Skip to content

Seafaring Jamb

What a weird little tune. “Seafaring Jamb” is another in the Maladroit-era series of “jambs” (see also: the rather snazzy “Burndt Jamb” and the frankly awful “Zep Song” a.k.a. “Zep Jamb“), and it’s kind of in the middle of the bunch when it comes to quality. Like all the “jambs,” the song’s title does not appear anywhere in the lyrics, but it’s easy to see why they chose it: the circular little riff at the tune’s heart resembles a sea shantey in its own way, bobbing up and down as though along the ocean waves.

There are three versions of this song that I possess. The first is from November 8th, 2001 — a live version that was semi-officially released on Weezer.Com as part of the two-disc, download-only Extended Hyper Midget Tour document. The lyrics are a bit esoteric, with a one-line chorus that trails off, “I’ll tell you my weakness…” (Hence the song’s alternate title, “My Weakness”) The structure is otherwise founded on two verses, which go:

Everybody, don’t make me laugh
‘Cause it’s not so insane
In the morning it comes to pass
And there’s no one to blame

And if you knew the things I’ve seen
Then you’d have to believe
In the spirits above the sand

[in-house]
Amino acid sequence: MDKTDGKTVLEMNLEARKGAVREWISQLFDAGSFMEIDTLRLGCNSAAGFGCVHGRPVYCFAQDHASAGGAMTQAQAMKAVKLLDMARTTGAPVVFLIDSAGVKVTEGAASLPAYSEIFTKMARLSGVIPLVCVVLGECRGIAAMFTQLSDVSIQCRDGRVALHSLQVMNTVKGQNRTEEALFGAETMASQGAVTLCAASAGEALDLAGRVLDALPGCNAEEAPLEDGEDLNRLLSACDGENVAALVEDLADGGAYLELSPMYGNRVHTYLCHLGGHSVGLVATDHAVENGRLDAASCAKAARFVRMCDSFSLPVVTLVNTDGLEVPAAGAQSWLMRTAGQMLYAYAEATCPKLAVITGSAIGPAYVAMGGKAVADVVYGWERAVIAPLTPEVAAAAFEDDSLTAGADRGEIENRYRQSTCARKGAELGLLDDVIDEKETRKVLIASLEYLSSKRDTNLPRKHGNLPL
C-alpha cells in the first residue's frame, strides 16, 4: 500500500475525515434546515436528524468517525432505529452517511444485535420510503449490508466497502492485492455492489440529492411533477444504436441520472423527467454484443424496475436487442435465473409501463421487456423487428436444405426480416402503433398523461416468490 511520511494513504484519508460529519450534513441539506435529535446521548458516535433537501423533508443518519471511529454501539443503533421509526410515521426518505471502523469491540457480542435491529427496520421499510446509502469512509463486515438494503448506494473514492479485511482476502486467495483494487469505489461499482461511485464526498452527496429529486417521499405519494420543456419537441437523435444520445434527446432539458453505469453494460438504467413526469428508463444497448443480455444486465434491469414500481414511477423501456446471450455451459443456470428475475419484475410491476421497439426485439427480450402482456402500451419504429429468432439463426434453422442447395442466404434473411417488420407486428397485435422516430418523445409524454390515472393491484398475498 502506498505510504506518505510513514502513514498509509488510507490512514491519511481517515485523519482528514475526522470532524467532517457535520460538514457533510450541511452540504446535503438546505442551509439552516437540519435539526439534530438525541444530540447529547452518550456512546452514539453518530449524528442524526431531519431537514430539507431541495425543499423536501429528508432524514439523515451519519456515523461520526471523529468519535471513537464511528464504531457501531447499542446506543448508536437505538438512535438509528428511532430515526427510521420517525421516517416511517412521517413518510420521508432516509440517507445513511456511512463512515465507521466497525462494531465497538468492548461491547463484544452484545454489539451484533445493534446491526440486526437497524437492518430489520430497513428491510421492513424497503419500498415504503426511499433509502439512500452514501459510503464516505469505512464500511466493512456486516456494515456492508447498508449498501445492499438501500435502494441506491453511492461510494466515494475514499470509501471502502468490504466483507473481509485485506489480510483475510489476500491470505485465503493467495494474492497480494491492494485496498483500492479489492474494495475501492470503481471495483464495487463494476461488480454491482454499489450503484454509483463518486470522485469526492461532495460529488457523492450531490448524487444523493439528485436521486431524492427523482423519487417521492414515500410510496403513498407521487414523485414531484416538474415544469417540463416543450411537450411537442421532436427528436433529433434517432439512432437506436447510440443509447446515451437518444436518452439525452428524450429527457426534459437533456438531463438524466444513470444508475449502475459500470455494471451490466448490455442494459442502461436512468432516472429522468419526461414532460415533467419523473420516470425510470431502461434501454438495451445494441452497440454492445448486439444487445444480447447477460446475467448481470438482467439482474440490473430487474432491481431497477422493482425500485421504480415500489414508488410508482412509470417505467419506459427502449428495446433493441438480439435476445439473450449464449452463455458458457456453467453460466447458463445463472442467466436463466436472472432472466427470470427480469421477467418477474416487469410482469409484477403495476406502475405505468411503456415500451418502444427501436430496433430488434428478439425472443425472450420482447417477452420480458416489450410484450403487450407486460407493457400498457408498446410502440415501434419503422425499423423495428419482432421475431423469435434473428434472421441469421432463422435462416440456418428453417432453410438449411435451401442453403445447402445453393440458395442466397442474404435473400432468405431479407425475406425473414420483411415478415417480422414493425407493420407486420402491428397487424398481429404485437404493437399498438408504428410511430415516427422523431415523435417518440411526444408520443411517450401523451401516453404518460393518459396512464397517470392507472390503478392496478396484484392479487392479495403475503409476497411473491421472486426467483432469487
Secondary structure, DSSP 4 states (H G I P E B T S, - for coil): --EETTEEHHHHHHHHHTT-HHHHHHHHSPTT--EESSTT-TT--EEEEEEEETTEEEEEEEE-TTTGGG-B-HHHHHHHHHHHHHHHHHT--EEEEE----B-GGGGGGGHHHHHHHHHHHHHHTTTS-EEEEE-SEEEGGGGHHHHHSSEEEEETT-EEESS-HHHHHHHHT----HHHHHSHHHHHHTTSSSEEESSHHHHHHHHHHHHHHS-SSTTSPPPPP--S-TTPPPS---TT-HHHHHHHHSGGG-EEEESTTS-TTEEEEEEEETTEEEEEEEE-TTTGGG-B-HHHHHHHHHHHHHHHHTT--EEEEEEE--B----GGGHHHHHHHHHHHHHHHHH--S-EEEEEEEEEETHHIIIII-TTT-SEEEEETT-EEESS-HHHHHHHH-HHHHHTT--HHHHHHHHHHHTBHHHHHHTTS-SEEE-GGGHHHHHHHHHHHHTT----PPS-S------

And the man in the tree

Say what? Then again, there’s a sort of mysterious quality to the lyrics that intrigue — it feels like there’s more at play here than Rivers Cuomo’s usual Maladroit-era rambling and non-sequiturs (read: bullshit). Plus, there’s some pretty neat imagery at play here: “the spirits above the sand,” “the man in the tree.” It’s all delivered in a rather fine melody that is, while not particularly inventive or interesting, enough to carry along the song. Scott Shriner does some neat bass riffs in the second verse, and there’s enough subtle variation going on to build up a pretty cool little aura.

Then there’s that bridge. The guitars rise up, Pat Wilson handles the ride cymbal in an almost jazzy way, and Cuomo commands with noticeable passion: “Tell me to stay / Need me to stay.” The solo runs up and down the fretboard a bit, and it’s pretty swell. The repetition of the bridge is a bit unnecessary in a quick song that clocks in just over a minute and a half (hey, I’m a Guided By Voices fan — the shorter the better, sometimes!), but it’s not a huge fault. This is a serviceable performance of a pretty okay song.